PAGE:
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Let’s get real.


The greatest challenge for all of us in HR is that we’ve designed tools that seem disconnected from the real world.

Competencies is a great example. We define leadership with so many qualities that an individual person is supposed to have, when that person clearly does not exist. Which means that almost immediately, every competency model reveals that HR is out of step with the real world.

The once-a-year goal alignment tool is another great example: Everyone in the real world knows that the goals you choose at the beginning of the year are irrelevant by the second week. Goals shift so fast in response to real conditions that any goals aligned to strategic priorities are simply an illusion to make somebody at the top of the company feel as though they have a mechanism to control work in the real world. To the people in the trenches, pretending that goals are static makes them think we’re asking them to join a fantasy world.

Static teams are equally unhelpful: work gets done by agile, dynamic teams that are constantly changing, so looking at engagement feedback for the static teams arbitrarily listed on org charts is irrelevant. It’s from a parallel universe that doesn’t match the reality of teaming going on in the organization.

We in HR have designed systems for a parallel universe, a world that’s irrelevant to the real challenges that a team leader and a team member face. The biggest challenge for all of us in HR is to get real. Look at the dynamic teams to see where the work happens. #LOVEandWORK Click To Tweet Have the team leaders talk to their team members about near-term future work.

We can only build highly productive organizations if we build tools and training for real people on real teams doing real work in real time.

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  1. Bruce October 4, 2016 at 2:30 PM - Reply

    Great video! I wanted to stand up and clap as I watched the video. I expected Marcus to literally drop the mic as he finished. I’ve been in HR for 30 years and have spent the last 10 years trying to undo all the crazy stuff I helped build during my first 20 years. Somewhere I have a competency model on the competencies someone should have to develop competency models!!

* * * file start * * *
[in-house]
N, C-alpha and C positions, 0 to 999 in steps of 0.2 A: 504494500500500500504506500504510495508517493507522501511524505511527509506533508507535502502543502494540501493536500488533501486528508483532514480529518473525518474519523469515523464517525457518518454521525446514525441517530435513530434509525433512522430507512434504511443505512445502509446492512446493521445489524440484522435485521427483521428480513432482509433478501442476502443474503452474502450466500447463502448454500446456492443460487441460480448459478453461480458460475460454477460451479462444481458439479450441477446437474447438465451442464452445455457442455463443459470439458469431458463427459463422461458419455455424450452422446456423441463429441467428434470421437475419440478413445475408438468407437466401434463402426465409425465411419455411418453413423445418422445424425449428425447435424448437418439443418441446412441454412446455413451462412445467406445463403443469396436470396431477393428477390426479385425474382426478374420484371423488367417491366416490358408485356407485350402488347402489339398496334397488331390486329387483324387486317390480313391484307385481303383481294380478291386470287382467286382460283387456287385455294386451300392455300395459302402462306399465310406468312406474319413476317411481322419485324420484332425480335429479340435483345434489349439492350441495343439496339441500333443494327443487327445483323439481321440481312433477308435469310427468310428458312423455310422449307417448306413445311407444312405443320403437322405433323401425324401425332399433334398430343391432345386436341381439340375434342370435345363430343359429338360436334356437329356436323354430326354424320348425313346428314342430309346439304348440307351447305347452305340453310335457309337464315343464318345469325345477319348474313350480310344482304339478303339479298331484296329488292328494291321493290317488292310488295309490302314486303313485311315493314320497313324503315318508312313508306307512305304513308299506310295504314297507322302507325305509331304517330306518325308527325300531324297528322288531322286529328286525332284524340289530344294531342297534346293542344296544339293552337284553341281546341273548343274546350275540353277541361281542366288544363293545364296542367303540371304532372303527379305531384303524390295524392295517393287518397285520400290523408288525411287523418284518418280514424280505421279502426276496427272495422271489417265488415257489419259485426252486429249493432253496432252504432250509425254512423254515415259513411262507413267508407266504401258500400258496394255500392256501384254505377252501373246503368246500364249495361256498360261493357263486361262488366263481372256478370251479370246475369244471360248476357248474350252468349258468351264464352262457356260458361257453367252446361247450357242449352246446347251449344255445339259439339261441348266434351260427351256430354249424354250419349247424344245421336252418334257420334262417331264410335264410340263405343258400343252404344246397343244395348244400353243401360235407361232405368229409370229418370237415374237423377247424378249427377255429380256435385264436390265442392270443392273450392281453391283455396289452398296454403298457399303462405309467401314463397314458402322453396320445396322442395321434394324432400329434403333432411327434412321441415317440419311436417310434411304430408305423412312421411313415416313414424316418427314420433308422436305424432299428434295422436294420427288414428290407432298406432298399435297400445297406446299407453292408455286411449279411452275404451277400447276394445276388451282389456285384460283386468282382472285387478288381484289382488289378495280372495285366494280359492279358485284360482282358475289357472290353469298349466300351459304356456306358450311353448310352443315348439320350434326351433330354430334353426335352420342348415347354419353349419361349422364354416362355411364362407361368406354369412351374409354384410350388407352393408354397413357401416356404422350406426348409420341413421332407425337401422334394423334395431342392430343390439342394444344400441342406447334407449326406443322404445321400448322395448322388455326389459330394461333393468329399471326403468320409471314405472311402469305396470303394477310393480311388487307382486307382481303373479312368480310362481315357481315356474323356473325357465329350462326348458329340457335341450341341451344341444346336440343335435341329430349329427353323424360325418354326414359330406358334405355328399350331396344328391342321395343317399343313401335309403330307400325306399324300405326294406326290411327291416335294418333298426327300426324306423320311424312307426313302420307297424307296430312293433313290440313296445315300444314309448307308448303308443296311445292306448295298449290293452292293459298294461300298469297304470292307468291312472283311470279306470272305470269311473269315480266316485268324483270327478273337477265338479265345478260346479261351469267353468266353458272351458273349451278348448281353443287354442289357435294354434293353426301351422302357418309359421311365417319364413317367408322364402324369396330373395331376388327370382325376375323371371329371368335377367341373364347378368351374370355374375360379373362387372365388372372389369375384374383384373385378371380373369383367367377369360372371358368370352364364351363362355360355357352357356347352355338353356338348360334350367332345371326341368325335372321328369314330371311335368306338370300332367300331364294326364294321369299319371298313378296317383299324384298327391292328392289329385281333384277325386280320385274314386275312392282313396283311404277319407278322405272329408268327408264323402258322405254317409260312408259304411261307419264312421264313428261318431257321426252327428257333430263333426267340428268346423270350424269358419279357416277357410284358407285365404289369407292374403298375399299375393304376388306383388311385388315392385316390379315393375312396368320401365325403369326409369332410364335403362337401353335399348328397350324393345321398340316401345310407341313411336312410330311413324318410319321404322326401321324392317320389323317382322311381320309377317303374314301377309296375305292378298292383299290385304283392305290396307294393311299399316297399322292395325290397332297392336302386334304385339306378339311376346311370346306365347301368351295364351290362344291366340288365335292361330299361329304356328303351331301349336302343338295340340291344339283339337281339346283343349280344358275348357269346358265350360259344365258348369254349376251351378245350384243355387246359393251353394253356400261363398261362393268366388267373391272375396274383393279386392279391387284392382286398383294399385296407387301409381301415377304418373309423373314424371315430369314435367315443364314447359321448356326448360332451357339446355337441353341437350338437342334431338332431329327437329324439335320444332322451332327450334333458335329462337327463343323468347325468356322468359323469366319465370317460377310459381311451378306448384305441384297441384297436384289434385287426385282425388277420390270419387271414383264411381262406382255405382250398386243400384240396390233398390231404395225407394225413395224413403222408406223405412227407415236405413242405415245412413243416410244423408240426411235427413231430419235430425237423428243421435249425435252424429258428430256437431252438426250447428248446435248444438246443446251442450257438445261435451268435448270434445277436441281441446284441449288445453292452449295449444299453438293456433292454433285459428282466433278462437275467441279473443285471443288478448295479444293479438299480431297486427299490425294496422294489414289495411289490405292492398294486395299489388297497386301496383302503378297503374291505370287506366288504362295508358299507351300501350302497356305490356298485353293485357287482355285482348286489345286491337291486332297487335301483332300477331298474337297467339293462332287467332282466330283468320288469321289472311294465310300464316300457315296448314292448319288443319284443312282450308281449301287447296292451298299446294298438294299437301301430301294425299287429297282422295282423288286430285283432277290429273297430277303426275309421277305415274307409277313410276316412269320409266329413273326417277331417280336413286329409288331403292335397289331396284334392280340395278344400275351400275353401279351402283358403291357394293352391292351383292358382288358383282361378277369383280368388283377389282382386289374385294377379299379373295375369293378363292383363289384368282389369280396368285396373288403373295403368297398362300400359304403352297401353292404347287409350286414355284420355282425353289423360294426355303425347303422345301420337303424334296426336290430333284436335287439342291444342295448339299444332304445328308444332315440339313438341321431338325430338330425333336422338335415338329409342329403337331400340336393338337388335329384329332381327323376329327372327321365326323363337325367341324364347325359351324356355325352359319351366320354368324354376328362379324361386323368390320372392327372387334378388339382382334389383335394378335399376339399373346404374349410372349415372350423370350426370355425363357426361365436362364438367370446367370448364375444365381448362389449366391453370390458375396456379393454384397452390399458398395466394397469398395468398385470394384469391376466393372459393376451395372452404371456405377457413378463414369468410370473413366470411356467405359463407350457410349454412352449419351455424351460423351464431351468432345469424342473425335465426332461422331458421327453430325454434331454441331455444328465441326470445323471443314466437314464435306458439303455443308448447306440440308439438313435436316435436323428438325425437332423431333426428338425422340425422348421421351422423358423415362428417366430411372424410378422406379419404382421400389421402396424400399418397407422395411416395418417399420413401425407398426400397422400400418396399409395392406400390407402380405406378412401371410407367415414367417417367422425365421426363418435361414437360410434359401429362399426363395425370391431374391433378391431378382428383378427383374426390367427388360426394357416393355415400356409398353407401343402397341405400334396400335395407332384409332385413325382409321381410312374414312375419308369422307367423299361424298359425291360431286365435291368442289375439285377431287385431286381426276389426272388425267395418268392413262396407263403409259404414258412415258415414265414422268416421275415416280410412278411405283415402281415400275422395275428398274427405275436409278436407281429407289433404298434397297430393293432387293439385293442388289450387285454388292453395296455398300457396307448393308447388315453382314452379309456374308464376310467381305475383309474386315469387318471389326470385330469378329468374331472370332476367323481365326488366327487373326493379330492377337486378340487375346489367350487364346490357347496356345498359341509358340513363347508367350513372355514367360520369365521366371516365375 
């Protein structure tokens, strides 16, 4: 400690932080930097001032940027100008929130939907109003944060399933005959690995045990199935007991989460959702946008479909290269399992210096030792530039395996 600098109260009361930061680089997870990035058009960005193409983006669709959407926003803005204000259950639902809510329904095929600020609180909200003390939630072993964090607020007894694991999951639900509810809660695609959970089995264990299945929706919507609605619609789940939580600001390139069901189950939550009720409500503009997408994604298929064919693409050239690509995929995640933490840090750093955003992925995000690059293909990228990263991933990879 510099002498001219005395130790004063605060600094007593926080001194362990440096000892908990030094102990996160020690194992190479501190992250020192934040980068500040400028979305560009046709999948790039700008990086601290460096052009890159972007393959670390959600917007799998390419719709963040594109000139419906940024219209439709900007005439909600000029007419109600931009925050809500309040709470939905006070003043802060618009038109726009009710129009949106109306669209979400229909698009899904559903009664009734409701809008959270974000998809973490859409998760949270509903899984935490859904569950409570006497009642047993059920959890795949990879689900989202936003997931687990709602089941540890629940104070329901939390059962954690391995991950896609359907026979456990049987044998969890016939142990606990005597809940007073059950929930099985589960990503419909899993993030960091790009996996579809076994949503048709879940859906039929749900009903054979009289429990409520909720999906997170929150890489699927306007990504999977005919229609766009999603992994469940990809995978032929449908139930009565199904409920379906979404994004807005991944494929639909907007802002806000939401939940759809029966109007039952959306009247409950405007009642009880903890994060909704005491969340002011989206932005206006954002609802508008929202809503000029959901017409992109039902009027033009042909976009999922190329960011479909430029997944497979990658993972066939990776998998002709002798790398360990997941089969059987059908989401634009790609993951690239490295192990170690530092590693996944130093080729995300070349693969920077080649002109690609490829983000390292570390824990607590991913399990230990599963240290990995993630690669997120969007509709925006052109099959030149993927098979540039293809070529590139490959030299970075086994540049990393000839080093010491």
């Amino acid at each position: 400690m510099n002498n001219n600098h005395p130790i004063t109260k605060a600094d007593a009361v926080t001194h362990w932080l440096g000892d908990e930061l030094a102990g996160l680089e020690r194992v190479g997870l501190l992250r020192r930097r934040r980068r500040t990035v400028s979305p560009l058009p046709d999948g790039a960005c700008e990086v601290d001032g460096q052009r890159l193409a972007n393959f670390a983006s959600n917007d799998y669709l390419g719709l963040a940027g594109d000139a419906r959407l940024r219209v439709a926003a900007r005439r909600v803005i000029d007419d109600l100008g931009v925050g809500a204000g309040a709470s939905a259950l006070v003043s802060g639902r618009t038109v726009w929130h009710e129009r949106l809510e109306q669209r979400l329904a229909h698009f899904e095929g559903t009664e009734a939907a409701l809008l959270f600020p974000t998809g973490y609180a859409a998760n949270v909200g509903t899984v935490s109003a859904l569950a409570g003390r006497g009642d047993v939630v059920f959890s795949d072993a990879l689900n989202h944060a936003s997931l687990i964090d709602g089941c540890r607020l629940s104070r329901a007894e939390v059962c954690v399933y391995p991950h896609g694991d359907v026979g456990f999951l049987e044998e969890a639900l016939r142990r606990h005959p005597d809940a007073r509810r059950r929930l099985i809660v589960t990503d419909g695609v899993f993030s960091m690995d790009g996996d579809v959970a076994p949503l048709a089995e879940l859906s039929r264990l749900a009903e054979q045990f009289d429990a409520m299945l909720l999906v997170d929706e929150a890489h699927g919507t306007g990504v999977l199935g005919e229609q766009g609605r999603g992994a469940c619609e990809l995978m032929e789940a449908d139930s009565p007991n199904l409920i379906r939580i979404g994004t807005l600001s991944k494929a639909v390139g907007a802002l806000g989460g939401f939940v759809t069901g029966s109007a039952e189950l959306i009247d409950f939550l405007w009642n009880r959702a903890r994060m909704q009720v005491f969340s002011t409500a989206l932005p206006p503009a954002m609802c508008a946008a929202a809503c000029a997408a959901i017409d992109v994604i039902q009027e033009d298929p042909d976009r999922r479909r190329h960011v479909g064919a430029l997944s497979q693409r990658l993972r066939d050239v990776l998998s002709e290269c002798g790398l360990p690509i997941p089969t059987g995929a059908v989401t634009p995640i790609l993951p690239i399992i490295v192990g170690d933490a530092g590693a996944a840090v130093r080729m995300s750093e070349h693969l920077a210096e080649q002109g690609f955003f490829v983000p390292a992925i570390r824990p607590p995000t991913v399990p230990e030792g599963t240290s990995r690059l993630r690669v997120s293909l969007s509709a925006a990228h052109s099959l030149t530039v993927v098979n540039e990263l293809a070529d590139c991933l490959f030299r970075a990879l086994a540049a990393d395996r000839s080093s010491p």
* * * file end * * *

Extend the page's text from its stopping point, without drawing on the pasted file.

• Marcus November 16, 2016 at 6:37 PM - Reply

      Hi there Bruce. Thanks for watching. Cheers to the last 10 years of ‘undoing’. Keep up the great work.

  2. Aman November 6, 2016 at 7:05 PM - Reply

    Such an important point about leadership competencies!

    • Marcus November 16, 2016 at 6:17 PM - Reply

      Thanks Aman. Hope you come back for more.

  3. Andrew January 10, 2017 at 4:56 PM - Reply

    Fresh and inspiring words, fantasy World!

  4. Pat February 16, 2017 at 8:00 PM - Reply

    I am a big fan of your thinking and think you are a genius about performance management. I worked HR in the military for 15 years; and taught leadership for ten. Leadership is about influencing people and everyone is a leader.

    When I transferred to a civilian HR position I was disappointed because of the lack of leadership. Everyone was a manager. That was the excuse for not taking inherent responsibility (and words have meaning). As the HR representative trying to implement leadership to move the company in the right direction, I was stymied. “Top management” only saw the changes as an expenditure….I resigned from the company..

  5. NIc Thielsen February 17, 2017 at 9:02 AM - Reply